It sounds like a great idea in theory: turn the electrical grid into a network for broadband data delivery. No new wires to run or jacks to install; the power plug becomes your express-ramp to the InfoMation SupaHiway.

There’s just one problem: because most of the power grid doesn’t use insulated wires, the data sent through Broadband over Power Line (BPL) systems (as an RF signal that rides the wire) radiates into the surroundings – to the detriment of any user of HF radio frequencies within a half-mile to a mile of the power line cum data pipe.

The interference from BPL systems has been well-documented, both by amateur radio enthusiasts and other concerned spectrum users. During trial runs of limited BPL service in communities across the country, it hashed shortwave radio signals, aviation frequencies, public safety channels, a military frequency or two, and even demonstrated the potential to interfere with analog TV channels two through six.

Nevertheless, the FCC last Thursday voted to modify RF interference protection standards to allow the national rollout of BPL service. In a manner similar to the FCC’s endorsement of In-Band On-Channel (IBOC) digital audio broadcasting (where it was unclear how the system would perform “in the real world” yet was still given the go-ahead), the Commissioners were fully cognizant of the interference problems but felt the technology was just too cool to leave to languish.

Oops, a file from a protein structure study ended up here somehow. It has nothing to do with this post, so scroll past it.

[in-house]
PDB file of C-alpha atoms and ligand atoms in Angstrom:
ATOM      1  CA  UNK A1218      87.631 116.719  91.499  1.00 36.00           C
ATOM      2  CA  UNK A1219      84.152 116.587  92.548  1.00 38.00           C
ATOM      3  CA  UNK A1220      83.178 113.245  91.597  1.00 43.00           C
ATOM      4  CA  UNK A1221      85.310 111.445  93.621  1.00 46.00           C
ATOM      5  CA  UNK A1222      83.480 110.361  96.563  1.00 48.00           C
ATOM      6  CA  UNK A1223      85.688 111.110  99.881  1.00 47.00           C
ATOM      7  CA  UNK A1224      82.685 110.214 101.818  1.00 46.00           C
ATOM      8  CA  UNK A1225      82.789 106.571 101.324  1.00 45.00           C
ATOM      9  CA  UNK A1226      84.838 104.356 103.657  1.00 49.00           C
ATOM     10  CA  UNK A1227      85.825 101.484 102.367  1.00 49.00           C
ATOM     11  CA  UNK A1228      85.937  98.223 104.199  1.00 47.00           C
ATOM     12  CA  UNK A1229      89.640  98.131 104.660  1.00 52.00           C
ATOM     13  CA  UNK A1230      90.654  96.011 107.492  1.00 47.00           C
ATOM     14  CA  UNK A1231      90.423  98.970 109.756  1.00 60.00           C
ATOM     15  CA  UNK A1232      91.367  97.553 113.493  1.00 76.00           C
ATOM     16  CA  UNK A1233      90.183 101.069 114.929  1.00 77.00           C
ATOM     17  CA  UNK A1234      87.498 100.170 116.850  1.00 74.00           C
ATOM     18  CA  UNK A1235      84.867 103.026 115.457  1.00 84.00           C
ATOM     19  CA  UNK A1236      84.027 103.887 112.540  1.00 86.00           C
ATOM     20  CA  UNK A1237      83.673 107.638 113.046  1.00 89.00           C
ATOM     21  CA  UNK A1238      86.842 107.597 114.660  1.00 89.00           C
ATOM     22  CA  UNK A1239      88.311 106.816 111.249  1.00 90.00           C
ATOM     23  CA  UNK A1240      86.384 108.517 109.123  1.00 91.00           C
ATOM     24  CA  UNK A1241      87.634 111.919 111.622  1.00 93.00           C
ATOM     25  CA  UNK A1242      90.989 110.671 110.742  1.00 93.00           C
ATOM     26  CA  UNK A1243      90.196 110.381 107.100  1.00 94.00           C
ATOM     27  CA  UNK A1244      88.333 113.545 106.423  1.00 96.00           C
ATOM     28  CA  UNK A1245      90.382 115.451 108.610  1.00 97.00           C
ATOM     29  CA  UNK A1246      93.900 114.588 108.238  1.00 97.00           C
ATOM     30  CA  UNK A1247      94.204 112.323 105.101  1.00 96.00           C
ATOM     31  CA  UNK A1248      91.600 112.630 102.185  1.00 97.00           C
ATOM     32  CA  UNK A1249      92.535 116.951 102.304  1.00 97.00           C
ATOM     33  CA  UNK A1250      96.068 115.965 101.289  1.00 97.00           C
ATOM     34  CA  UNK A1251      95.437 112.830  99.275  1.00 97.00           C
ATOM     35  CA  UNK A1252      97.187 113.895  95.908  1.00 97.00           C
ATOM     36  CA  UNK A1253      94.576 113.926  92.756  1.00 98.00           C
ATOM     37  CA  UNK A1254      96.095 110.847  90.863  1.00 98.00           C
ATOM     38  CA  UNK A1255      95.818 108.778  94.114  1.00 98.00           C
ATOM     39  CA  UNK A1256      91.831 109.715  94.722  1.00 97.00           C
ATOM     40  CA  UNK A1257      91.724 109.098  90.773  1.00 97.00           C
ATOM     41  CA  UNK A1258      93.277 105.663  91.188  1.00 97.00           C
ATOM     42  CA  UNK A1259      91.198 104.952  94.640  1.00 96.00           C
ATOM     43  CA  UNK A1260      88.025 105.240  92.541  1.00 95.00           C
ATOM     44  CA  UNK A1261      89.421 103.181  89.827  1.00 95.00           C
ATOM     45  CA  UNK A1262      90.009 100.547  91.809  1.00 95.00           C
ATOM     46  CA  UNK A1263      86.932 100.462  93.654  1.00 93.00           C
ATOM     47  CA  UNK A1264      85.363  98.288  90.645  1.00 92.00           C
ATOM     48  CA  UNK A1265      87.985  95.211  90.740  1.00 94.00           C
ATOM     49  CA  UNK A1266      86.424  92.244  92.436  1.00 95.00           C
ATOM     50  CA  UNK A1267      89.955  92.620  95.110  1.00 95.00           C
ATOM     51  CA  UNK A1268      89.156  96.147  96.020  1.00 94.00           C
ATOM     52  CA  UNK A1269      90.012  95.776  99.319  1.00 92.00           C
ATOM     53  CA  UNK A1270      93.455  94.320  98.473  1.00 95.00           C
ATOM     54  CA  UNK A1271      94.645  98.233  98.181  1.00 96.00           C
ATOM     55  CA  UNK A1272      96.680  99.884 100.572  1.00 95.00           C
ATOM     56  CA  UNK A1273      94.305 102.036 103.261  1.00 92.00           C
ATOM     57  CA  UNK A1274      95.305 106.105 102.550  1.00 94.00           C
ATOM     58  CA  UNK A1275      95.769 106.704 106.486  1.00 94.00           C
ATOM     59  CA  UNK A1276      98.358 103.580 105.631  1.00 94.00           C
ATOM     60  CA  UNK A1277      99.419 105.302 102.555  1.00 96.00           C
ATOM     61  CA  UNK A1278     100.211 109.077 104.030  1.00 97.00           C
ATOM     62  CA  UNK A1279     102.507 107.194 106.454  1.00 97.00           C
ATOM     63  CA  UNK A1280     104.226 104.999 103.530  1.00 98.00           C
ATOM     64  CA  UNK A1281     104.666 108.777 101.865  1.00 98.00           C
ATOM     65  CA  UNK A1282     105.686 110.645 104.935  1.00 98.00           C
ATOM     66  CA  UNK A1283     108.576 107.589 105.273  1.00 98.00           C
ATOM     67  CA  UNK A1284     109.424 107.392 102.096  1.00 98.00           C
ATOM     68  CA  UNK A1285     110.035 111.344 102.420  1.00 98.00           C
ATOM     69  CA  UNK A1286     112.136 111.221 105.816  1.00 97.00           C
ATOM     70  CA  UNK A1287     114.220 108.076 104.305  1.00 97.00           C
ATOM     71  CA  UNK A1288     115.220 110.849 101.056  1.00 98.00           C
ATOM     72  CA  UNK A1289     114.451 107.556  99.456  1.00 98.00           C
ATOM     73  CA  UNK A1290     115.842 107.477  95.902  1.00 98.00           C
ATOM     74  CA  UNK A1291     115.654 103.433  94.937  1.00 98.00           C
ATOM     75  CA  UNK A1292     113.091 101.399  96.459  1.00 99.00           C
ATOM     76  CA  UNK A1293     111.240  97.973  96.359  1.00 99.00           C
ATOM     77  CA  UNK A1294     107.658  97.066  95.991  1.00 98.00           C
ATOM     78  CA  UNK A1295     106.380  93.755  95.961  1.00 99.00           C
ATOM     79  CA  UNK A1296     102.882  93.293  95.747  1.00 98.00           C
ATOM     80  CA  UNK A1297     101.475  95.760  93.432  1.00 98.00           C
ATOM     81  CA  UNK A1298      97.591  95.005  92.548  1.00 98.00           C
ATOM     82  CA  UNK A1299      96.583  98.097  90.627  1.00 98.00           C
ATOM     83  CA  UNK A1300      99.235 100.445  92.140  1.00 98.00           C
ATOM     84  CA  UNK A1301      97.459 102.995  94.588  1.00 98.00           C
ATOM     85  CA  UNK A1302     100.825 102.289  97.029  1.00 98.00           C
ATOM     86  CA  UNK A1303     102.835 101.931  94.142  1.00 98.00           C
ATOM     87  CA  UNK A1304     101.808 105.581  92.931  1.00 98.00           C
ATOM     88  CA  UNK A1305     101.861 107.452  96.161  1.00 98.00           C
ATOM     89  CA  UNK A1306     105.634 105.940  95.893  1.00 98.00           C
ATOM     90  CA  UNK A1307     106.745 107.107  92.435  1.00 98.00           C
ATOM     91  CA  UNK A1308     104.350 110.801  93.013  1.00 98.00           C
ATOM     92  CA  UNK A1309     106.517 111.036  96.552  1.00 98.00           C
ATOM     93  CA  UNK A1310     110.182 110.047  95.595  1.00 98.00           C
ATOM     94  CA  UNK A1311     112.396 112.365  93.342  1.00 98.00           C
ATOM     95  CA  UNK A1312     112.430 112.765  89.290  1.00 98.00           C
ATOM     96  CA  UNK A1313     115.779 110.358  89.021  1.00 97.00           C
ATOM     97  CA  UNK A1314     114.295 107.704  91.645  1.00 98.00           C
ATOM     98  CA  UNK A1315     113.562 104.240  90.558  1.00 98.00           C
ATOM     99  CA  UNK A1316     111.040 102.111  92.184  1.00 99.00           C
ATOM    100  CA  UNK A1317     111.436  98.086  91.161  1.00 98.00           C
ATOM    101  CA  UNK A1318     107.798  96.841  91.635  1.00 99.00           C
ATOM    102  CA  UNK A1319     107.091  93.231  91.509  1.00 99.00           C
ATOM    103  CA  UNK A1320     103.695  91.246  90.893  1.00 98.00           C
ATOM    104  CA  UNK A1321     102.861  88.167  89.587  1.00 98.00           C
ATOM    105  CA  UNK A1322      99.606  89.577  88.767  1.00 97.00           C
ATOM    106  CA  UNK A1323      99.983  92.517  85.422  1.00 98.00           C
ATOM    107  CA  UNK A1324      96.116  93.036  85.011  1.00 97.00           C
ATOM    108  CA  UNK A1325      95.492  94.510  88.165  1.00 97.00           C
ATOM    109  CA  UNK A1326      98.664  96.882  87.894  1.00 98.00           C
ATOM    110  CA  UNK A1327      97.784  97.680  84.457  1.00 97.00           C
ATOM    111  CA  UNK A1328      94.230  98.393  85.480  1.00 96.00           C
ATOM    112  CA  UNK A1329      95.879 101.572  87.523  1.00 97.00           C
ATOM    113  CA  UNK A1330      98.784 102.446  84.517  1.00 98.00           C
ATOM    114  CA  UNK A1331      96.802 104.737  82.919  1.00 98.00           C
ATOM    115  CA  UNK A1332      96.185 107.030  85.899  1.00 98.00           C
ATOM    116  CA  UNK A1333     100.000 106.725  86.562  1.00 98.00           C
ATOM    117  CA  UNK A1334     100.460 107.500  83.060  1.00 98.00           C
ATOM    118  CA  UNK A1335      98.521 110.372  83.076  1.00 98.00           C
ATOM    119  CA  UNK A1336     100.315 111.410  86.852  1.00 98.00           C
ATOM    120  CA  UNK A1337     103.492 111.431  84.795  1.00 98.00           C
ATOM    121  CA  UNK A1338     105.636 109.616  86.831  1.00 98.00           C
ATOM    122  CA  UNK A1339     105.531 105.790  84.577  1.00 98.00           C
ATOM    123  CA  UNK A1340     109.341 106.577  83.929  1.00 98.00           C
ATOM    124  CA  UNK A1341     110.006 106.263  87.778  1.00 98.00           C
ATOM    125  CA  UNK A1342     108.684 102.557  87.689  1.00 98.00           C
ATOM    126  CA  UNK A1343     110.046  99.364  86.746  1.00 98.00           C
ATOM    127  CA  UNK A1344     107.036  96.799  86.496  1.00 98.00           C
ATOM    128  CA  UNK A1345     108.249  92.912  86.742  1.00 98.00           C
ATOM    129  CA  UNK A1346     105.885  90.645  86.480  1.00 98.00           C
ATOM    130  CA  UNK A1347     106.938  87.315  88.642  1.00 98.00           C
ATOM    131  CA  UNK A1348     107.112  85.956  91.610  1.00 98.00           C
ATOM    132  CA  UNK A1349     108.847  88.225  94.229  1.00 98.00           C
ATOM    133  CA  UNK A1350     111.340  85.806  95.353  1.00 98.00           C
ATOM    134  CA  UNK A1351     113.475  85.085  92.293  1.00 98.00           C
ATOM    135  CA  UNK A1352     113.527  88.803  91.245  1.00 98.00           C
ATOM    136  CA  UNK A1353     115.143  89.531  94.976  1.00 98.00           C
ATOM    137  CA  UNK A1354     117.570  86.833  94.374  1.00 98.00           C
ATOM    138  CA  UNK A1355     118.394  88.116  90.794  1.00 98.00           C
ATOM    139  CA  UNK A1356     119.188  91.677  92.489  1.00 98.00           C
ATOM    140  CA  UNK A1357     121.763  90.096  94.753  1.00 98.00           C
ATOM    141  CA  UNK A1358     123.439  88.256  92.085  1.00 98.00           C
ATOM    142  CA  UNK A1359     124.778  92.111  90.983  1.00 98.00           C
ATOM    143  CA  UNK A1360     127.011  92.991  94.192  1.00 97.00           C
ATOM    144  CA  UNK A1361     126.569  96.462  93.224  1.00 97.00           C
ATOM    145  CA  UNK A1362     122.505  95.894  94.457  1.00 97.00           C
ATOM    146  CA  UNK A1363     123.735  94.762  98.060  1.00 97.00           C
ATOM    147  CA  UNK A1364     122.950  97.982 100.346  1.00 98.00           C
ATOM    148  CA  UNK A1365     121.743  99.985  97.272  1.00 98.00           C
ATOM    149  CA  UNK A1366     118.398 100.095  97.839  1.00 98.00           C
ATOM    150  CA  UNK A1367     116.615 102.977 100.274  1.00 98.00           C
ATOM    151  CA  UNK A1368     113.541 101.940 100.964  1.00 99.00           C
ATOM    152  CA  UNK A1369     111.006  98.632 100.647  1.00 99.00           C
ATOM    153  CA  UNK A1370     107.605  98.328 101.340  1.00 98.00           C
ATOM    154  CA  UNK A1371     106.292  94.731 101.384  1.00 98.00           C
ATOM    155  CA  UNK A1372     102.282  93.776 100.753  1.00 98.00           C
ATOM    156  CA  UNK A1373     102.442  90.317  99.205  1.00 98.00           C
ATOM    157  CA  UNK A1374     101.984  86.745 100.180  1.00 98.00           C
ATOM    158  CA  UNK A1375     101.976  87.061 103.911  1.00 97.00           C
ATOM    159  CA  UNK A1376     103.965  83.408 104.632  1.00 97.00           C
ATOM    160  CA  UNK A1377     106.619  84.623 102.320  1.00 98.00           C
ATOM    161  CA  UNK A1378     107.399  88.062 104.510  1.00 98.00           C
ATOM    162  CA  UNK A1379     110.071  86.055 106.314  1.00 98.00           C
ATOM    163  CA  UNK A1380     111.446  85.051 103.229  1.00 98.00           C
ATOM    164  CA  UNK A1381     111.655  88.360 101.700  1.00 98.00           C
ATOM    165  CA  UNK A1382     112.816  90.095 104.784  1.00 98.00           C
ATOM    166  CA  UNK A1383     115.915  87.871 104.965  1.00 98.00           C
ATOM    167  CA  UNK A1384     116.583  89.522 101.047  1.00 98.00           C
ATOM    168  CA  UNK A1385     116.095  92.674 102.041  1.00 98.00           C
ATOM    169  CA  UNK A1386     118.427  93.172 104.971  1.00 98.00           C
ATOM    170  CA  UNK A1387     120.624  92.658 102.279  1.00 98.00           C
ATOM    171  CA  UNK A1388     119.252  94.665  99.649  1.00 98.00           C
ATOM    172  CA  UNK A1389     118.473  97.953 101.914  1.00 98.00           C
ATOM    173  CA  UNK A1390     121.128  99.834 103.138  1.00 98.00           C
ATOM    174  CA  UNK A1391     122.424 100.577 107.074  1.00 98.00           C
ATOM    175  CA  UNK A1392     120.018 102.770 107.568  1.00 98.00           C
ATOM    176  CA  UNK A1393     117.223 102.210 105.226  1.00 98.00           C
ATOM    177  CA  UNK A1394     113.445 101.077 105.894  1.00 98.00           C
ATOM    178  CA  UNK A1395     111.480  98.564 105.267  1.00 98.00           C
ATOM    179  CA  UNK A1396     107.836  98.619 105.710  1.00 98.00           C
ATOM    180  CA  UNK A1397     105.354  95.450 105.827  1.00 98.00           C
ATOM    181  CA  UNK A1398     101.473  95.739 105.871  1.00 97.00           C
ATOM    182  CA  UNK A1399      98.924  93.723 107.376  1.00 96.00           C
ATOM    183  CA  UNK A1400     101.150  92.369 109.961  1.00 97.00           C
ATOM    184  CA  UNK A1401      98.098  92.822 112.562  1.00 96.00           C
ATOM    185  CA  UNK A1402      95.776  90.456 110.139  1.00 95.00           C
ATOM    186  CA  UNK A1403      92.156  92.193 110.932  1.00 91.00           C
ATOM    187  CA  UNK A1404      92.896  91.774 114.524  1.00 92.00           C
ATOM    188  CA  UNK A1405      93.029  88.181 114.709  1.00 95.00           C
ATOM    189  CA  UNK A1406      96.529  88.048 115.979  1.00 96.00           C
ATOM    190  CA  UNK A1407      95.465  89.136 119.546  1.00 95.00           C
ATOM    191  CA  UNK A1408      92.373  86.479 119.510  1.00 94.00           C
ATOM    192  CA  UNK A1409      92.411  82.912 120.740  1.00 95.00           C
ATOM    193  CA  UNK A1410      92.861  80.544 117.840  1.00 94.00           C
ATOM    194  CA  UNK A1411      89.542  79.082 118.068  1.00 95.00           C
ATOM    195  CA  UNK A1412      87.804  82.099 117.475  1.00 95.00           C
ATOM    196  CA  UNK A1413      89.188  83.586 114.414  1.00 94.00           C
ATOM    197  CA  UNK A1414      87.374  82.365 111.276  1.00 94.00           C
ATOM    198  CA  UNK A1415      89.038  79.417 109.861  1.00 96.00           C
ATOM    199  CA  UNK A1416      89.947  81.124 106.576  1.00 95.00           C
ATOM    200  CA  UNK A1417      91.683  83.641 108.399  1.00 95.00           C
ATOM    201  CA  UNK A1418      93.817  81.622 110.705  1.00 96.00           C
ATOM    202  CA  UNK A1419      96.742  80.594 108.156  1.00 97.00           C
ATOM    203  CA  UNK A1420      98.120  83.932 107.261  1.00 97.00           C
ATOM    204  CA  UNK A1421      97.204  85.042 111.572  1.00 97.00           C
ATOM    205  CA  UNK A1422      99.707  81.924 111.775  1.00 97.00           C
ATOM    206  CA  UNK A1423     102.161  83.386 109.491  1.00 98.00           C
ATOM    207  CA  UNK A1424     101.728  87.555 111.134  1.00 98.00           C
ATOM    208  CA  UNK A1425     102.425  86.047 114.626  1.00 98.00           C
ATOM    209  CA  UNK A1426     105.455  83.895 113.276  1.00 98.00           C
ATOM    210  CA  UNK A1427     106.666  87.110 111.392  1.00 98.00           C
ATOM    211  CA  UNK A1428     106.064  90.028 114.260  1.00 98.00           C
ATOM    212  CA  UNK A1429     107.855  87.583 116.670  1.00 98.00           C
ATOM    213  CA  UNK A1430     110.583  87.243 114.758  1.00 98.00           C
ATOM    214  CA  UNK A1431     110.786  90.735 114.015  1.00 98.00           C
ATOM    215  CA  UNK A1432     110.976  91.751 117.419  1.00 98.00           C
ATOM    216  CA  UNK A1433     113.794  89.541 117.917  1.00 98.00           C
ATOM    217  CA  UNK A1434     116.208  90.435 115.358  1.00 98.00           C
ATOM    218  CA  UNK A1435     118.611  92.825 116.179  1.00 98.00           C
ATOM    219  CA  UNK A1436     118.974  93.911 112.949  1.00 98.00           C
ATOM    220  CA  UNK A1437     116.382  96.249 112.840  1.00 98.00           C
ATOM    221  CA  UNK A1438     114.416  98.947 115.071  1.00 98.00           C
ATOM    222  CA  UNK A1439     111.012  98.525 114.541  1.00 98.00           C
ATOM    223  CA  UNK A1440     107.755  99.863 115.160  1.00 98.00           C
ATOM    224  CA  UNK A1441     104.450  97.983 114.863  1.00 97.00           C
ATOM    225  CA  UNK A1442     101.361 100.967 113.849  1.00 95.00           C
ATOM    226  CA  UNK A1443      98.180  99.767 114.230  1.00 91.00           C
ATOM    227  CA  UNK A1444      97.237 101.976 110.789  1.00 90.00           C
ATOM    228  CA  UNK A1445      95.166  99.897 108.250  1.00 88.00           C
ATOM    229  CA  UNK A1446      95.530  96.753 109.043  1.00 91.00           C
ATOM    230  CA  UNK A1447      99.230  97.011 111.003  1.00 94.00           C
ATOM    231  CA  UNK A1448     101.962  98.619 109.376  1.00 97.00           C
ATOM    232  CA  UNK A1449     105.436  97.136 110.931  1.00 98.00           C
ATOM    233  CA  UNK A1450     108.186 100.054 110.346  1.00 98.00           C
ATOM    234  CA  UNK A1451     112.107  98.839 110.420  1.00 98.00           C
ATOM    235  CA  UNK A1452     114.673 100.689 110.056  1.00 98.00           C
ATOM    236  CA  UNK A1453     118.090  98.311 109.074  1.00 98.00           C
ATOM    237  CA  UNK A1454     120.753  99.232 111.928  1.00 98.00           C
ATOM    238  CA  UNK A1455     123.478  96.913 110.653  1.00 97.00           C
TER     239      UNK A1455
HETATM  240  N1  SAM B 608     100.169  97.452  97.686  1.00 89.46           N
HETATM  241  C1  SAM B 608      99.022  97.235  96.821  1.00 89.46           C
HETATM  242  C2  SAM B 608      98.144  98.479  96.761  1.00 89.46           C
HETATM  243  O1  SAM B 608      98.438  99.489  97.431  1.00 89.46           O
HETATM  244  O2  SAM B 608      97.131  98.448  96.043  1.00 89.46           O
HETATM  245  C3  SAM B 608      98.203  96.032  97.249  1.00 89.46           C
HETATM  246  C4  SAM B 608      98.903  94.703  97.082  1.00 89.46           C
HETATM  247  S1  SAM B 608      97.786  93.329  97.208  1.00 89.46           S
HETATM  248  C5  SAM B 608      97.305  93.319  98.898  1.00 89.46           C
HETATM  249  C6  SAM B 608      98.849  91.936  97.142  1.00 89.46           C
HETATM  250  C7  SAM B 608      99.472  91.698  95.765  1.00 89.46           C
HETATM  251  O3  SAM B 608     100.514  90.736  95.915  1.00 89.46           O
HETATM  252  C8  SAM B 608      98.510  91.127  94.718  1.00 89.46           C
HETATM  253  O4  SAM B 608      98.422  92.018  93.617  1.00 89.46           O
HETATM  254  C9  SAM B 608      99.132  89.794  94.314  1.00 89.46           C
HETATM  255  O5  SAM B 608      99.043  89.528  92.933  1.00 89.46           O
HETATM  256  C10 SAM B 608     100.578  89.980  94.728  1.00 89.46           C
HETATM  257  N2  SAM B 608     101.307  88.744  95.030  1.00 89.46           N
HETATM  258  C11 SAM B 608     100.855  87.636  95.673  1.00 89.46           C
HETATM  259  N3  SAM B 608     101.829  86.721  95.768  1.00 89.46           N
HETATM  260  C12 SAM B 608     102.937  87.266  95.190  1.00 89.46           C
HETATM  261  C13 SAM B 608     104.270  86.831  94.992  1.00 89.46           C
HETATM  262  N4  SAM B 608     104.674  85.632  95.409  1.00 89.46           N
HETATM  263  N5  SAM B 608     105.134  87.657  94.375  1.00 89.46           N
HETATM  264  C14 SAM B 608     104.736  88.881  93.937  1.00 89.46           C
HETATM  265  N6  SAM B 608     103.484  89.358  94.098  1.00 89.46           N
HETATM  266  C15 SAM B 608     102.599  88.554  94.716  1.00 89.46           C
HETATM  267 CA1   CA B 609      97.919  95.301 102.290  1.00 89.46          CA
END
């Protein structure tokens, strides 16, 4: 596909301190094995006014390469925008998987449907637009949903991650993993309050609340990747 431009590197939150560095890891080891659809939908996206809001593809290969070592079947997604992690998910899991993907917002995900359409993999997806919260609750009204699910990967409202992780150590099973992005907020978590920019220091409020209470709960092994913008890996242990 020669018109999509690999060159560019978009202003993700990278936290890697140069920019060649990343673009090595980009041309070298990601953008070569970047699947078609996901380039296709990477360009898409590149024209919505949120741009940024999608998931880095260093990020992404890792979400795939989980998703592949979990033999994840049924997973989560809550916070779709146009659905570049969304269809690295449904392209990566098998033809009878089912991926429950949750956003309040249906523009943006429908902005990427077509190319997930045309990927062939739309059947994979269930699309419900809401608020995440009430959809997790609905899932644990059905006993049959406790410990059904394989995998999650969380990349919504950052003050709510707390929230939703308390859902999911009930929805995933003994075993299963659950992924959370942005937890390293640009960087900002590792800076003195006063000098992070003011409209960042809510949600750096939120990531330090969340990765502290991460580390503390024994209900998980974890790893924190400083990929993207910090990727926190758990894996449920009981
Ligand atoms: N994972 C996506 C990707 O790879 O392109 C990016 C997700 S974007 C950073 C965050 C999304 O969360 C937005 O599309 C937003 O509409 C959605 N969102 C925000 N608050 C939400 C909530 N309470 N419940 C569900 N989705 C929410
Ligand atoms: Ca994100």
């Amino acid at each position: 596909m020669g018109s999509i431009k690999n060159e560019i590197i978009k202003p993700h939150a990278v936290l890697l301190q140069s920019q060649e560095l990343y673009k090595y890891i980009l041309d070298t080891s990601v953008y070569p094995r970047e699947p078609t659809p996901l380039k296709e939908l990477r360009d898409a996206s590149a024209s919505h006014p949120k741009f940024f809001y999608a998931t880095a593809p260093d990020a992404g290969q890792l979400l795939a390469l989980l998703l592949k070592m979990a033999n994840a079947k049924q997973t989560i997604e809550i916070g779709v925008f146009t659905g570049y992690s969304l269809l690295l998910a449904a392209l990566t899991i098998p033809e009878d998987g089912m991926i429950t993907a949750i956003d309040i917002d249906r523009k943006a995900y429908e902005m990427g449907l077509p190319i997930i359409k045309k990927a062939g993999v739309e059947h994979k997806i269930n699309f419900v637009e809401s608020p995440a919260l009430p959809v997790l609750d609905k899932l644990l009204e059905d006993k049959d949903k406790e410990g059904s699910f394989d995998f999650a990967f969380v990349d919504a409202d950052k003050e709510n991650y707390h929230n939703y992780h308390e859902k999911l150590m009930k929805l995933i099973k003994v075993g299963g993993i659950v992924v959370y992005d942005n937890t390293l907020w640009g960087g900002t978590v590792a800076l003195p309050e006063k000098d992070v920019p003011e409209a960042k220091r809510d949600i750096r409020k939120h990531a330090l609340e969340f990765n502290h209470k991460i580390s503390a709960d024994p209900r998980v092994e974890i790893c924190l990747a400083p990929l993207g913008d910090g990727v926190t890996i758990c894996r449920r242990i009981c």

Oh, they did modify the initial BPL deployment plan to forbid the use of technology which can harm government, military, public safety, and aviation channels – but hams, shortwave broadcasters, and TV stations broadcasting on channels two through six are on their own. Supposedly there is an “administrative process” ready to go to address interference complaints, but wouldn’t it have made more sense to design the interference problems out of the technology before deploying it? The FCC supposedly did a technical study of BPL and interference, but for some reason it never released the results.

Not to mention that DSL and cable modems work just fine, thanks, and other broadband data delivery technologies that cause no interference (like wi-fi and fiber optics) are also being deployed. No, the utilities need a new revenue stream, so let’s let them turn their patchwork infrastructure (which has a hard enough time carrying current) into one giant radiating antenna. Listen for the hash in your neighborhood soon.